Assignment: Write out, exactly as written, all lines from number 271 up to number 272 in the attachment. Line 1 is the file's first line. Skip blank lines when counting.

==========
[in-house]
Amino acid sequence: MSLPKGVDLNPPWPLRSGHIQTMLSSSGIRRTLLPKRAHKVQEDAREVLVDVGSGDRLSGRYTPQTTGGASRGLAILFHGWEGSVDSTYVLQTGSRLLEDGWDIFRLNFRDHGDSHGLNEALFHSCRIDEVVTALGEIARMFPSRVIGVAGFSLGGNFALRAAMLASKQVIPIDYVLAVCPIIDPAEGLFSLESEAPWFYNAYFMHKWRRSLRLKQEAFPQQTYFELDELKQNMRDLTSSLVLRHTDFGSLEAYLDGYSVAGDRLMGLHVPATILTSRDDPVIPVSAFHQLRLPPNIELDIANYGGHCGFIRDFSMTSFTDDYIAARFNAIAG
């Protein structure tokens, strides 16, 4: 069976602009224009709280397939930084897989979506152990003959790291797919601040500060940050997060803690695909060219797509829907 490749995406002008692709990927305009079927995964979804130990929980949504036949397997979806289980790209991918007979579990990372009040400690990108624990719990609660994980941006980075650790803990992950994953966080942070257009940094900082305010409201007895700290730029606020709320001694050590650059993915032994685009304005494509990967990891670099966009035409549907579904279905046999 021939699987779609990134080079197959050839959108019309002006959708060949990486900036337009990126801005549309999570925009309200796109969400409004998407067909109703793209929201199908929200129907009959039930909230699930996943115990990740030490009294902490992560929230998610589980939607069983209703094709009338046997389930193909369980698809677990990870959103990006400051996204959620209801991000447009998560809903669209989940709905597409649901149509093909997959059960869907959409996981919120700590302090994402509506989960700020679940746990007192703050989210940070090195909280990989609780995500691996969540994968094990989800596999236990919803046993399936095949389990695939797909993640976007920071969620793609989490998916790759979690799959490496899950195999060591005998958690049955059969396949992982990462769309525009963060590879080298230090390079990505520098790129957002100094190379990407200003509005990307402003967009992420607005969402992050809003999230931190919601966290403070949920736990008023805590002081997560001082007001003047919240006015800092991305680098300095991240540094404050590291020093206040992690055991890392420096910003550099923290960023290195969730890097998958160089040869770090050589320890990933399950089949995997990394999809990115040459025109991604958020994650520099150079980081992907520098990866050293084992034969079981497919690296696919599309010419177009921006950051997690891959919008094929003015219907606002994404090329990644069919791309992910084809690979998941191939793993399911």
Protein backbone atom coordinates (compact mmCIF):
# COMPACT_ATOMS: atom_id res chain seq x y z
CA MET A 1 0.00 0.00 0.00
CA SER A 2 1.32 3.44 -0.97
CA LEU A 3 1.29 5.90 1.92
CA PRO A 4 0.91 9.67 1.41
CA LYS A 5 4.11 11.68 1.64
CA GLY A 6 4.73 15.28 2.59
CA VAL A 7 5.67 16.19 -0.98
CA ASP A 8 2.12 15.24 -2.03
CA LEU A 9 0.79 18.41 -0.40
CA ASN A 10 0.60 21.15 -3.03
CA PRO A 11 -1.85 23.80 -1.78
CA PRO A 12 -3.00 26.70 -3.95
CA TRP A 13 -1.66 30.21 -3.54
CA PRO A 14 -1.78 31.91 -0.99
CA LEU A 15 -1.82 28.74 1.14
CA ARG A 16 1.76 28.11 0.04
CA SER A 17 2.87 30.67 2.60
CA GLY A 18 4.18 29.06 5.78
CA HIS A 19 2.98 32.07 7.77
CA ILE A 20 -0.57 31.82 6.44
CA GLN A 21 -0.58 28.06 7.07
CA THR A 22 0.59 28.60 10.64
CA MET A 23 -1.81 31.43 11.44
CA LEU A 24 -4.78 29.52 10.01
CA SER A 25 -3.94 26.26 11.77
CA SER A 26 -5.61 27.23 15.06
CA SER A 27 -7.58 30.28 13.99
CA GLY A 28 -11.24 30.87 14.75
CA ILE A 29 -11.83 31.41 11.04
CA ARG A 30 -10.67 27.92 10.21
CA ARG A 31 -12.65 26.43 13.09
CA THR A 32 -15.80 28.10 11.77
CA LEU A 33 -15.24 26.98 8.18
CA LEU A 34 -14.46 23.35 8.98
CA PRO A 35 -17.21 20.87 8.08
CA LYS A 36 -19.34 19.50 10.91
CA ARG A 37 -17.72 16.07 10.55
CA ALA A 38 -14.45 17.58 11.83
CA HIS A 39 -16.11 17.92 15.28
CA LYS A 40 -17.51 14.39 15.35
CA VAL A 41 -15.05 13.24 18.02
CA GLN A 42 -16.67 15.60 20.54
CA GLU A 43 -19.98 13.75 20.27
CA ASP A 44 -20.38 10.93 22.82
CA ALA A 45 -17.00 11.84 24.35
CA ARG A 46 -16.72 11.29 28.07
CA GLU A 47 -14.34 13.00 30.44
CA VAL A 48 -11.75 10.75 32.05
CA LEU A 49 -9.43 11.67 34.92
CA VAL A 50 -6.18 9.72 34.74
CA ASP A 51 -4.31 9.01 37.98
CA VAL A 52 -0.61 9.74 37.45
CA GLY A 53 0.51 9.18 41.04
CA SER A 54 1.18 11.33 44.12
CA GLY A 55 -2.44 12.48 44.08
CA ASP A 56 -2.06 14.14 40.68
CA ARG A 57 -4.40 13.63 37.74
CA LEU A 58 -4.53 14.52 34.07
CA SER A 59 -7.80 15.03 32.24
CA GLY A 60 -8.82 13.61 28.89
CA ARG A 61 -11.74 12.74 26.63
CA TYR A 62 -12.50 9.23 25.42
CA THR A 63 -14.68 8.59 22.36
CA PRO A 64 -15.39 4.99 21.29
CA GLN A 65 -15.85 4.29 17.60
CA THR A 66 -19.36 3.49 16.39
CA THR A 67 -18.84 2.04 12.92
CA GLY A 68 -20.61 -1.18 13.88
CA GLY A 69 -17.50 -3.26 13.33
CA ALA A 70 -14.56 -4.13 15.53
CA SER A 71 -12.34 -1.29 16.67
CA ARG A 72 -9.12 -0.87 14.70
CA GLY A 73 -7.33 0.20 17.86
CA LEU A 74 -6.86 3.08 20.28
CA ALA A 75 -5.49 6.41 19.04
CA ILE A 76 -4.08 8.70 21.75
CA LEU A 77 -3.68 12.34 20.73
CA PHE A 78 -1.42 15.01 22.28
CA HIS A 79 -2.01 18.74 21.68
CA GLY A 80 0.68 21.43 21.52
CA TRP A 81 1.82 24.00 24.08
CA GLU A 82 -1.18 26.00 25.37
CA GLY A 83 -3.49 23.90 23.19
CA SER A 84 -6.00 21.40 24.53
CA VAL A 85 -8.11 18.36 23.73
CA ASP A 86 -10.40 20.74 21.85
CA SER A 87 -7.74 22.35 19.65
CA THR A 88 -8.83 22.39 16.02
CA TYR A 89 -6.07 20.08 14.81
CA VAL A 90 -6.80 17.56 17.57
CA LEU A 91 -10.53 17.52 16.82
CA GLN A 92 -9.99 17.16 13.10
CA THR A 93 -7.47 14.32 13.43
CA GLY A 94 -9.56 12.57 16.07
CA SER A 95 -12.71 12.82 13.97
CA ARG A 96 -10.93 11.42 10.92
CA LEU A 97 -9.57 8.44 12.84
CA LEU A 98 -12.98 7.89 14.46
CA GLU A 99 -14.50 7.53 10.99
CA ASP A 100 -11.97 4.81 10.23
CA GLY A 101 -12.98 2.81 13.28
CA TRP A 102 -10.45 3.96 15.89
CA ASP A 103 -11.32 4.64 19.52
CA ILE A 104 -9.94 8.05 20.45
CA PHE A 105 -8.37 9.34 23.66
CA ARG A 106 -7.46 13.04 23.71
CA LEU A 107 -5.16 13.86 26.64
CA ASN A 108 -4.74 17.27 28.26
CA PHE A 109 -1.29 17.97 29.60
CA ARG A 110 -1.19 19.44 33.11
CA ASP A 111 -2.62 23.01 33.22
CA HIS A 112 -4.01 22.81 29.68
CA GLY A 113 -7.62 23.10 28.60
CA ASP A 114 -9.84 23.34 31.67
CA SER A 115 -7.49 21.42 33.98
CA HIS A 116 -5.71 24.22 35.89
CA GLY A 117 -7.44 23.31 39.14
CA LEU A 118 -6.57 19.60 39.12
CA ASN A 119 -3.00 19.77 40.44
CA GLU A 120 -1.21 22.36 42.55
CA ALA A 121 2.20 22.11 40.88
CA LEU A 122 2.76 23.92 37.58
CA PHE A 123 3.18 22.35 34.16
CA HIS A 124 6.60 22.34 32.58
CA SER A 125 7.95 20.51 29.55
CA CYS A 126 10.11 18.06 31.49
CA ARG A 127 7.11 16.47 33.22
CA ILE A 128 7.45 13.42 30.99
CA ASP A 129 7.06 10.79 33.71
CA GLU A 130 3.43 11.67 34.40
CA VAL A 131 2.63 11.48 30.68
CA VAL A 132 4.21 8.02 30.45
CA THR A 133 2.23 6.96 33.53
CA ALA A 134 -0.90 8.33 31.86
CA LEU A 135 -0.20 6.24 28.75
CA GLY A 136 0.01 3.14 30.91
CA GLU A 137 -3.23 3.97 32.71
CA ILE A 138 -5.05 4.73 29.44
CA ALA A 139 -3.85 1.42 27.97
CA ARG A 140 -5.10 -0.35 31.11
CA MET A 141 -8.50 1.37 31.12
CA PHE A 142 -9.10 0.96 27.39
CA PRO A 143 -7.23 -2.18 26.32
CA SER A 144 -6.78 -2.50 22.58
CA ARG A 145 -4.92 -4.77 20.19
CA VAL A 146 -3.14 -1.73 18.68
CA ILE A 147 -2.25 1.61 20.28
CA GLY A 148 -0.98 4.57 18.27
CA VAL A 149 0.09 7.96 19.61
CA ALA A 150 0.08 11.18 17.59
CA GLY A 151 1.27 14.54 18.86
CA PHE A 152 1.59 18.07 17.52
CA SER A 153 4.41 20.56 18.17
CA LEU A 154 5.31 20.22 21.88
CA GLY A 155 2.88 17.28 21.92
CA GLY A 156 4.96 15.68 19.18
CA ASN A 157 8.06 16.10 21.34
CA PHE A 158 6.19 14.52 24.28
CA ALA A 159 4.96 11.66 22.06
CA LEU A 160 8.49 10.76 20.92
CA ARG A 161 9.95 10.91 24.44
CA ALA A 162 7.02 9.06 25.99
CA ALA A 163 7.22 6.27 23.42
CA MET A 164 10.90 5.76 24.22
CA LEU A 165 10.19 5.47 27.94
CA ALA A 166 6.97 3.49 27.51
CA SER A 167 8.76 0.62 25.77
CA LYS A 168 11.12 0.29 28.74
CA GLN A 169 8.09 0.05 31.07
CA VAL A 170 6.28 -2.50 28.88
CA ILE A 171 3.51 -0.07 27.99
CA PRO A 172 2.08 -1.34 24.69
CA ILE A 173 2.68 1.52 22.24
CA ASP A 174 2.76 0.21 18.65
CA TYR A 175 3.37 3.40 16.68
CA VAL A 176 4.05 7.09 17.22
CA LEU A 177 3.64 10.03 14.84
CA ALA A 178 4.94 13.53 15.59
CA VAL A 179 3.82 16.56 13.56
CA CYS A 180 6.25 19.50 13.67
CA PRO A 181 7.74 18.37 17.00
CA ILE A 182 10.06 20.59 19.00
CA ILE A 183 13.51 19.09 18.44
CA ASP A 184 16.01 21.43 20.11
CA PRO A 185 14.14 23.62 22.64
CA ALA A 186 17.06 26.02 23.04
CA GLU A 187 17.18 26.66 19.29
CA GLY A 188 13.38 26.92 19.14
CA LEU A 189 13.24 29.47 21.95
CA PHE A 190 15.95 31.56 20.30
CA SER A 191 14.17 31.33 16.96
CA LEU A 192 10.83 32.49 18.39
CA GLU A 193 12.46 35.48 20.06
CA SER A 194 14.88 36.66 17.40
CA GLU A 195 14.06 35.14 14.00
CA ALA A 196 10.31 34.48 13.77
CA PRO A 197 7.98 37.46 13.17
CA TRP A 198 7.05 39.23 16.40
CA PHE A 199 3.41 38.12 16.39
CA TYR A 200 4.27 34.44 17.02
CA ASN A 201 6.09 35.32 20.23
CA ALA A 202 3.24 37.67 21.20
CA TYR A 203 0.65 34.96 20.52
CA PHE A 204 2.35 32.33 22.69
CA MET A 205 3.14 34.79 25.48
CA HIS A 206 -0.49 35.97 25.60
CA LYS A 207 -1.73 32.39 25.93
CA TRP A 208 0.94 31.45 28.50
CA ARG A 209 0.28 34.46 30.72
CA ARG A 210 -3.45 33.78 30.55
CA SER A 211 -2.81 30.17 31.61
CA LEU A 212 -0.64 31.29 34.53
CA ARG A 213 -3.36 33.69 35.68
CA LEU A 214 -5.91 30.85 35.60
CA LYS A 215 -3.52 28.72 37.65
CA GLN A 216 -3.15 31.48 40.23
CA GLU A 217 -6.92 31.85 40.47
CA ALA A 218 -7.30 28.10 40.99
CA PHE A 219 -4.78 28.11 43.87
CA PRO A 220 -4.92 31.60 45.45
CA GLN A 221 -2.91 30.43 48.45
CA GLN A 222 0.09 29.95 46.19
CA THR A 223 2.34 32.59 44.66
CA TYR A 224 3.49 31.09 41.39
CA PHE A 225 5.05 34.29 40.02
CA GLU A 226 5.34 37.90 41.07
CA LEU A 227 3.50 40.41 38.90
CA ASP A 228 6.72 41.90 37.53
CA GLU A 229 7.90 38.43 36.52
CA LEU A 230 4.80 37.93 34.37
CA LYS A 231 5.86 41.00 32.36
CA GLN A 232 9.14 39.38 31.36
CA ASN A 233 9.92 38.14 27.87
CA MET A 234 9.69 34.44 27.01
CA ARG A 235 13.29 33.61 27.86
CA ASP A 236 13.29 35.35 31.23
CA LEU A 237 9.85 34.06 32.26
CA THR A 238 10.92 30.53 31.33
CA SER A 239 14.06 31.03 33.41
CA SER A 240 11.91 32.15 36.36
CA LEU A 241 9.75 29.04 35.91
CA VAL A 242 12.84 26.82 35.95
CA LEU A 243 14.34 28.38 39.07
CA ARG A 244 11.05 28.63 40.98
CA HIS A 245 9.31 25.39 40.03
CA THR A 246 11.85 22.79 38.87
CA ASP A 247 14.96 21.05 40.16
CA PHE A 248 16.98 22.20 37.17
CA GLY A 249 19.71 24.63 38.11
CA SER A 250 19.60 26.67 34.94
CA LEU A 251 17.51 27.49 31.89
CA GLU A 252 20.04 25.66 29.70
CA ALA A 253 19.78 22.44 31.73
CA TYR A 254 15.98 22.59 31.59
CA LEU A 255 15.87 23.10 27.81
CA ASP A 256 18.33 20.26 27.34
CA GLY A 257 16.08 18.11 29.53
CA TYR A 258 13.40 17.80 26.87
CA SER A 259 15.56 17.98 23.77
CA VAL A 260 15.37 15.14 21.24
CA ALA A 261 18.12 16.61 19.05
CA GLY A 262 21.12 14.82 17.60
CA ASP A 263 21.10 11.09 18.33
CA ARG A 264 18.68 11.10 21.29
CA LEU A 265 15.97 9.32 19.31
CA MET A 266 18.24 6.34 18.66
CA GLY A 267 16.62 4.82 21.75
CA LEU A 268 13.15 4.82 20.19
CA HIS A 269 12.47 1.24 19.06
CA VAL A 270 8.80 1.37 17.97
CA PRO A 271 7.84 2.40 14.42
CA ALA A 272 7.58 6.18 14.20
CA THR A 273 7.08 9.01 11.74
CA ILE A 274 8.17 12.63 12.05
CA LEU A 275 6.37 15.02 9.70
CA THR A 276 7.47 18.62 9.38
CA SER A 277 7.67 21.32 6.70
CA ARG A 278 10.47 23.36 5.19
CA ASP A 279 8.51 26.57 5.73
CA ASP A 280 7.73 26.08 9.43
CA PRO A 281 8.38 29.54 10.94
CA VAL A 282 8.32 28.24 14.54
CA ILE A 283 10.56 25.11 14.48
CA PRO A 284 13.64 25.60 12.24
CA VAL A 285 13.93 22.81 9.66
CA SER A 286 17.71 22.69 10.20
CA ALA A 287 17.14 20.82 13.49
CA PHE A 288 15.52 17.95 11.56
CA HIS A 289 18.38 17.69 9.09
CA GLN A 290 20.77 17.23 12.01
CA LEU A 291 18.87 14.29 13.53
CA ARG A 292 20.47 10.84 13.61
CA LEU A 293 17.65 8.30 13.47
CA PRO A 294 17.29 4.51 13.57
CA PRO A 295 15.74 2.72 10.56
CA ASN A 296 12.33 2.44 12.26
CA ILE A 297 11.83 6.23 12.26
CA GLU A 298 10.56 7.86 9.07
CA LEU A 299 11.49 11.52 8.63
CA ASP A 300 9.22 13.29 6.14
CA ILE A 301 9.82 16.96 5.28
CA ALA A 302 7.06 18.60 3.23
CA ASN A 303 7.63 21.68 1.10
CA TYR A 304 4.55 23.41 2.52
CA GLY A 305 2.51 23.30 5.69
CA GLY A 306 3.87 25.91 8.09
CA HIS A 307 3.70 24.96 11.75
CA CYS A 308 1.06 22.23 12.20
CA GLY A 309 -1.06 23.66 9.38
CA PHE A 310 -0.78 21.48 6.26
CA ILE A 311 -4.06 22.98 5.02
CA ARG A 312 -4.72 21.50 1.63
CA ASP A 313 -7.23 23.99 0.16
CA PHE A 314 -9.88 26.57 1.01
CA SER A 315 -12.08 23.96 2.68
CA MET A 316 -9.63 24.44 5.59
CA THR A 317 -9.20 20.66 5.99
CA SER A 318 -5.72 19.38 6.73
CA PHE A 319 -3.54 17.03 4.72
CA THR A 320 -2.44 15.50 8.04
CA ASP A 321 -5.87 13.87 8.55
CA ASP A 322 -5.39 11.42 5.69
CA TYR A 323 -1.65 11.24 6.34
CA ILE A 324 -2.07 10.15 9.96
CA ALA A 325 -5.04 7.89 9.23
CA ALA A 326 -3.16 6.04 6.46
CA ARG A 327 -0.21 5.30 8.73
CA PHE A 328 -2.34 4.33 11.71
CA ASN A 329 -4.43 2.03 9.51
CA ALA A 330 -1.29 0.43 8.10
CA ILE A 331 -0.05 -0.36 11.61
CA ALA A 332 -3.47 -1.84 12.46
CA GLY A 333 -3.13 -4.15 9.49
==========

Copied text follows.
CA MET A 266 18.24 6.34 18.66
CA GLY A 267 16.62 4.82 21.75